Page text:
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Full Online Book HomeLong StoriesEric Brighteyes - Chapter IV - HOW ERIC CAME DOWN GOLDEN FALLS
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Eric Brighteyes - Chapter IV - HOW ERIC CAME DOWN GOLDEN FALLS Post by :24-7pcProfits Category :Long Stories Author :H. Rider Haggard Date :April 2011 Read :2740

Click below to download : Eric Brighteyes - Chapter IV - HOW ERIC CAME DOWN GOLDEN FALLS (Format : PDF)

Eric Brighteyes - Chapter IV - HOW ERIC CAME DOWN GOLDEN FALLS

Now Ospakar rode up to Middalhof on the day before the Yule-feast. He
was splendidly apparelled, and with him came his two sons, Gizur the
Lawman and Mord, young men of promise, and many armed thralls and
servants. Gudruda, watching at the women's door, saw his face in the
moonlight and loathed him.

"What thinkest thou of him who comes to seek thee in marriage, foster-
sister?" asked Swanhild, watching at her side.

"I think he is like a troll, and that, seek as he will, he shall not
find me. I had rather lie in the pool beneath Golden Falls than in
Ospakar's hall."

"That shall be proved," said Swanhild. "At the least he is rich and
noble, and the greatest of men in size. It would go hard with Eric
were those arms about him."

"I am not so sure of that," said Gudruda; "but it is not likely to be
known."

"Comes Eric to the feast by the road of Golden Falls, Gudruda?"

"Nay, no man may try that path and live."

"Then he will die, for Eric will risk it."

Now Gudruda thought, and a great fire burned in her heart and shone
through her eyes. "If Eric dies," she said, "on thee be his blood,
Swanhild--on thee and that dark mother of thine, for ye have plotted
to bring this evil on us. How have I harmed thee that thou shouldst
deal thus with me?"

Swanhild turned white and wicked-looking, for passion mastered her,
and she gazed into Gudruda's face and answered: "How hast thou harmed
me? Surely I will tell thee. Thy beauty has robbed me of Eric's love."

"It would be better to prate of Eric's love when he had told it thee,
Swanhild."

"Thou hast robbed me and therefore I hate thee, and therefore I will
deliver thee to Ospakar, whom thou dost loath--ay and yet win
Brighteyes to myself. Am I not also fair and can I not also love, and
shall I see thee snatch my joy? By the Gods, never! I will see thee
dead, and Eric with thee, ere it shall be so! but first I will see
thee shamed!"

"Thy words are ill-suited to a maiden's lips, Swanhild! But of this be
sure: I fear thee not, and shall never fear thee. And one thing I know
well that, whether thou or I prevail, in the end thou shalt harvest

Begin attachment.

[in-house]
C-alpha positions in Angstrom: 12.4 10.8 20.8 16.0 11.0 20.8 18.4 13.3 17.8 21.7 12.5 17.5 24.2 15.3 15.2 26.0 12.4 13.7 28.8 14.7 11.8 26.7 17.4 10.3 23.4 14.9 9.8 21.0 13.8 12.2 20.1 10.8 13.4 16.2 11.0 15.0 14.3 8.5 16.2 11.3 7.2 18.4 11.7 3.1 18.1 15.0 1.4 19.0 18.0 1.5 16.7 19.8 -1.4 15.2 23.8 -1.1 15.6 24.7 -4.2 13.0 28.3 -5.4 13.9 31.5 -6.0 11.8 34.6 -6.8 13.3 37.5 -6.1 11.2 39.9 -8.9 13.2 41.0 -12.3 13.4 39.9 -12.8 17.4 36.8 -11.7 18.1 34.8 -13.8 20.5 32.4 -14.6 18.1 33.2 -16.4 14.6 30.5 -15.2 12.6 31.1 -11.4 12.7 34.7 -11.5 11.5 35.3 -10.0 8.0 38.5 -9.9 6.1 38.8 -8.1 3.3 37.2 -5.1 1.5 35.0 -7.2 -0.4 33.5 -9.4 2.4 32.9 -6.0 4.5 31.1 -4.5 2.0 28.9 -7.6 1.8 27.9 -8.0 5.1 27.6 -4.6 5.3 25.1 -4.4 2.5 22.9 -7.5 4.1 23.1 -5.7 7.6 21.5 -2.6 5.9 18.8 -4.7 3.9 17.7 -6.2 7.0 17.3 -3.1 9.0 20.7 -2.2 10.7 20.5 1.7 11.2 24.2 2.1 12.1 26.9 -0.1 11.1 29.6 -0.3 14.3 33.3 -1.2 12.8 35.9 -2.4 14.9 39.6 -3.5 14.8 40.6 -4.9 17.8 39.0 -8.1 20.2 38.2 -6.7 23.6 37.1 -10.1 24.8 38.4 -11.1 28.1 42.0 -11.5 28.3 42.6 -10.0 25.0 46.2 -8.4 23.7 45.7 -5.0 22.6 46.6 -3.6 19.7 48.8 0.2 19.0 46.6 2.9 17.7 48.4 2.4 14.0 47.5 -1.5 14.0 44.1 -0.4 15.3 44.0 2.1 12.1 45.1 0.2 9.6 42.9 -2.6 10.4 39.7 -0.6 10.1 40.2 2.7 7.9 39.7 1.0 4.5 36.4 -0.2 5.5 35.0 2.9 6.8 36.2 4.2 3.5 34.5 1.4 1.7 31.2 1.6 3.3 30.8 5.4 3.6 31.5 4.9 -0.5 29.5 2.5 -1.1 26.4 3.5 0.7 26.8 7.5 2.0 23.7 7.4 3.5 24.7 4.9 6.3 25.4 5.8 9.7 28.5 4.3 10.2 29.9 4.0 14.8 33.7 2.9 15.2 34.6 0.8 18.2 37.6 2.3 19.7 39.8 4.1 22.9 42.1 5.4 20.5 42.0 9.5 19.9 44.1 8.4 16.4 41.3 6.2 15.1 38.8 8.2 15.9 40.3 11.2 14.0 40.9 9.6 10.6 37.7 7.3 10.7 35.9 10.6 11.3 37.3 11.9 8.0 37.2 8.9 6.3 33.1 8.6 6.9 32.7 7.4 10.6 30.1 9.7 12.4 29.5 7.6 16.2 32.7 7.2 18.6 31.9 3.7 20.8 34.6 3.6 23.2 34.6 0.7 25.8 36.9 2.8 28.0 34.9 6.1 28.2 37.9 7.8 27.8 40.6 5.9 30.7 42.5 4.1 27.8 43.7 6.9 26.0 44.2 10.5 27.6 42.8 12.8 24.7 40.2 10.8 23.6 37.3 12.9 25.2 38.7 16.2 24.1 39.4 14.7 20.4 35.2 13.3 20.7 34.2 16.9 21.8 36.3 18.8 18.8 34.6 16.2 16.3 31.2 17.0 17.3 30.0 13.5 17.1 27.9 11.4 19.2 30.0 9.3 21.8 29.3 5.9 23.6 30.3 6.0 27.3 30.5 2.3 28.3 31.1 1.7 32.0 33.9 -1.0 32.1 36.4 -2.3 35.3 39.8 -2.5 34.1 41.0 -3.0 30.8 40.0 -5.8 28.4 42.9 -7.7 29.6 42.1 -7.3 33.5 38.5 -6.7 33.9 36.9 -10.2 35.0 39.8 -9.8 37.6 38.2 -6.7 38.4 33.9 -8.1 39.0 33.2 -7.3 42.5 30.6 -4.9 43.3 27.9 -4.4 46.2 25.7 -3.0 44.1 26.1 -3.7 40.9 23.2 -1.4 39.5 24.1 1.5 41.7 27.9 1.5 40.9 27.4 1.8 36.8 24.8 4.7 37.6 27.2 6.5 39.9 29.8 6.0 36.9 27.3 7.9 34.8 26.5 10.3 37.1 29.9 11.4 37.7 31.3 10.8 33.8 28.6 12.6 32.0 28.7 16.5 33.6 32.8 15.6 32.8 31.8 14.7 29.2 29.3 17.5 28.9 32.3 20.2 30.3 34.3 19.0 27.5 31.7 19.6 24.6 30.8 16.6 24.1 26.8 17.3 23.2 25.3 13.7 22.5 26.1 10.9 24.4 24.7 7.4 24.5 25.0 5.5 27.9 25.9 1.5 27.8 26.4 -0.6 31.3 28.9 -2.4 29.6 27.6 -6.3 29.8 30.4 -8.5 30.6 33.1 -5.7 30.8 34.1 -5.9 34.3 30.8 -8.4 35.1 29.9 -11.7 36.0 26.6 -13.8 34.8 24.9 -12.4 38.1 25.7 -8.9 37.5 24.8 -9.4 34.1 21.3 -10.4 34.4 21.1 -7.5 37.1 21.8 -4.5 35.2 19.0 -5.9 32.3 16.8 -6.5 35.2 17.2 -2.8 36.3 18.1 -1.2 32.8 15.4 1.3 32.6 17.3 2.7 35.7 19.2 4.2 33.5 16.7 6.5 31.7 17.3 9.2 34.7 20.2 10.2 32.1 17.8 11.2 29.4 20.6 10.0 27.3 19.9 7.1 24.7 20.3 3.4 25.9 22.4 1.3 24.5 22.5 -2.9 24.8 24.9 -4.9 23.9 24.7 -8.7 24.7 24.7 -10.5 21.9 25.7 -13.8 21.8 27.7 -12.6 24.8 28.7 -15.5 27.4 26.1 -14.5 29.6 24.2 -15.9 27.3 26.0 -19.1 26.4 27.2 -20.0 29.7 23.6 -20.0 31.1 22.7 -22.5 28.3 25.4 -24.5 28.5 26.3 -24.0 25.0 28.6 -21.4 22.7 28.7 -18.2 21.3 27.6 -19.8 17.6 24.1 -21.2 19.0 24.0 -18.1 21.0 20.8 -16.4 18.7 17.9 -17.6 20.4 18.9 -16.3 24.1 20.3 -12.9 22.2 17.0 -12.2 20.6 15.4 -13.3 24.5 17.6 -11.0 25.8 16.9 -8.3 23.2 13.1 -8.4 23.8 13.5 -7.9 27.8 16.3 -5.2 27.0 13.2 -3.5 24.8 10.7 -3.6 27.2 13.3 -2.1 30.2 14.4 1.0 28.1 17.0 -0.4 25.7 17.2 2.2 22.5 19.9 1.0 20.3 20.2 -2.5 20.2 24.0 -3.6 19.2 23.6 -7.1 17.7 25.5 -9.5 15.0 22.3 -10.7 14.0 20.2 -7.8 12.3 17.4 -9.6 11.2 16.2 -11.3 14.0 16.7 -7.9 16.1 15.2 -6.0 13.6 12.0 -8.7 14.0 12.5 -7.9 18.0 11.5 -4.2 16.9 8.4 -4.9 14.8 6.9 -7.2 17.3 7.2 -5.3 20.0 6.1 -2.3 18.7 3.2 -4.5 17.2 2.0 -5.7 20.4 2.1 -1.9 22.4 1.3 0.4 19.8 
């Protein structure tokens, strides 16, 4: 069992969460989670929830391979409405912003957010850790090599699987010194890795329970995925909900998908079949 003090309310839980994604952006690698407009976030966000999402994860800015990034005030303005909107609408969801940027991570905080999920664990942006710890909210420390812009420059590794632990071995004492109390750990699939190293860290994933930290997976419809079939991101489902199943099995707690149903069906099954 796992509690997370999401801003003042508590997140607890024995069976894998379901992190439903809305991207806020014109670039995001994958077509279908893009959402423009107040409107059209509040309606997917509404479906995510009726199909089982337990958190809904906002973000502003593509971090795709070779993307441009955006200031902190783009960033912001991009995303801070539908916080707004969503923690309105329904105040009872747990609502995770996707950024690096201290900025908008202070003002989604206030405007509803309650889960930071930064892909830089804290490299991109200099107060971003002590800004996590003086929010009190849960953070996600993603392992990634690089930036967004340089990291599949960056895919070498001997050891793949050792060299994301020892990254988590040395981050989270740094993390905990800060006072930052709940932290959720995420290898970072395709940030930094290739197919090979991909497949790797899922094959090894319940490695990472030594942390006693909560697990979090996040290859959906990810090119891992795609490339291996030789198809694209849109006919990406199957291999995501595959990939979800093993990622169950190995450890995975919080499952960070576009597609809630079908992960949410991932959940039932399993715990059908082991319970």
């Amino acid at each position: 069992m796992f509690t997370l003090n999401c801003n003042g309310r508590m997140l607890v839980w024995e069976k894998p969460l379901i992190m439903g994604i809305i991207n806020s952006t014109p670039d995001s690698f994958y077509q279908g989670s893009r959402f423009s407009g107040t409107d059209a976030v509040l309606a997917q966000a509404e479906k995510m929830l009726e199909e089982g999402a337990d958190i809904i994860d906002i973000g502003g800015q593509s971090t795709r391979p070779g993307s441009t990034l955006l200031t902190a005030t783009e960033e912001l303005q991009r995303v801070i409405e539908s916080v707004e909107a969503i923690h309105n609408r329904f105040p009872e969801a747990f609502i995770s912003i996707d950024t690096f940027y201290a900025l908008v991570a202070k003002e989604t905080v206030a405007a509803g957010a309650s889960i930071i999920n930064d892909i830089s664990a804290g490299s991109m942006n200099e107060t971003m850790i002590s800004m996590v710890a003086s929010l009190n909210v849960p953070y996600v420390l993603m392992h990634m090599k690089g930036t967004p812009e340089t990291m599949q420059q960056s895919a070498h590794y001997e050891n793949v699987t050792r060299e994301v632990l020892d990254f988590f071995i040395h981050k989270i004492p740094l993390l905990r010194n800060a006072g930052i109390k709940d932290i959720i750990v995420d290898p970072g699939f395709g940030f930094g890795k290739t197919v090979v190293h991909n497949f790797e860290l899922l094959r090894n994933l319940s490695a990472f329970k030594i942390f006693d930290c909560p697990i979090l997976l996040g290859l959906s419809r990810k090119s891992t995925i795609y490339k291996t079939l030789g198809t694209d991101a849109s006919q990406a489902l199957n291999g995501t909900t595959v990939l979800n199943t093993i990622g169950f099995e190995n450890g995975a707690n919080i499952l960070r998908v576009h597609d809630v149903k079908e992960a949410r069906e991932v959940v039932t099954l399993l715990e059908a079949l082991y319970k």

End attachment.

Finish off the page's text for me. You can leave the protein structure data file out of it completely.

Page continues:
the greatest shame, and in times to come men shall speak of thee with
hatred and name thee by ill names. Moreover, Eric shall never love
thee; from year to year he shall hate thee with a deeper hate, though
it may well be that thou wilt bring ruin on him. And now I thank thee
that thou hast told me all thy mind, showing me what indeed thou art!"
And Gudruda turned scornfully upon her heel and walked away.

Now Asmund the Priest went out into the courtyard, and meeting Ospakar
Blacktooth, greeted him heartily, though he did not like his looks,
and took him by the hand and led him to the hall, that was bravely
decked with tapestries, and seated him by his side on the high seat.
And Ospakar's thralls brought good gifts for Asmund, who thanked the
giver well.

Now it was supper time, and Gudruda came in, and after her walked
Swanhild. Ospakar gazed hard at Gudruda and a great desire entered
into him to make her his wife. But she passed coldly by, nor looked on
him at all.

"This, then, is that maid of thine of whom I have heard tell, Asmund?
I will say this: fairer was never born of woman."

Then men ate and Ospakar drank much ale, but all the while he stared
at Gudruda and listened for her voice. But as yet he said nothing of
what he came to seek, though all knew his errand. And his two sons,
Gizur and Mord, stared also at Gudruda, for they thought her most
wonderfully fair. But Gizur found Swanhild also fair.

And so the night wore on till it was time to sleep.

 

On this same day Eric rode up from his farm on Ran River and took his
road along the brow of Coldback till he came to Stonefell. Now all
along Coldback and Stonefell is a steep cliff facing to the south,
that grows ever higher till it comes to that point where Golden River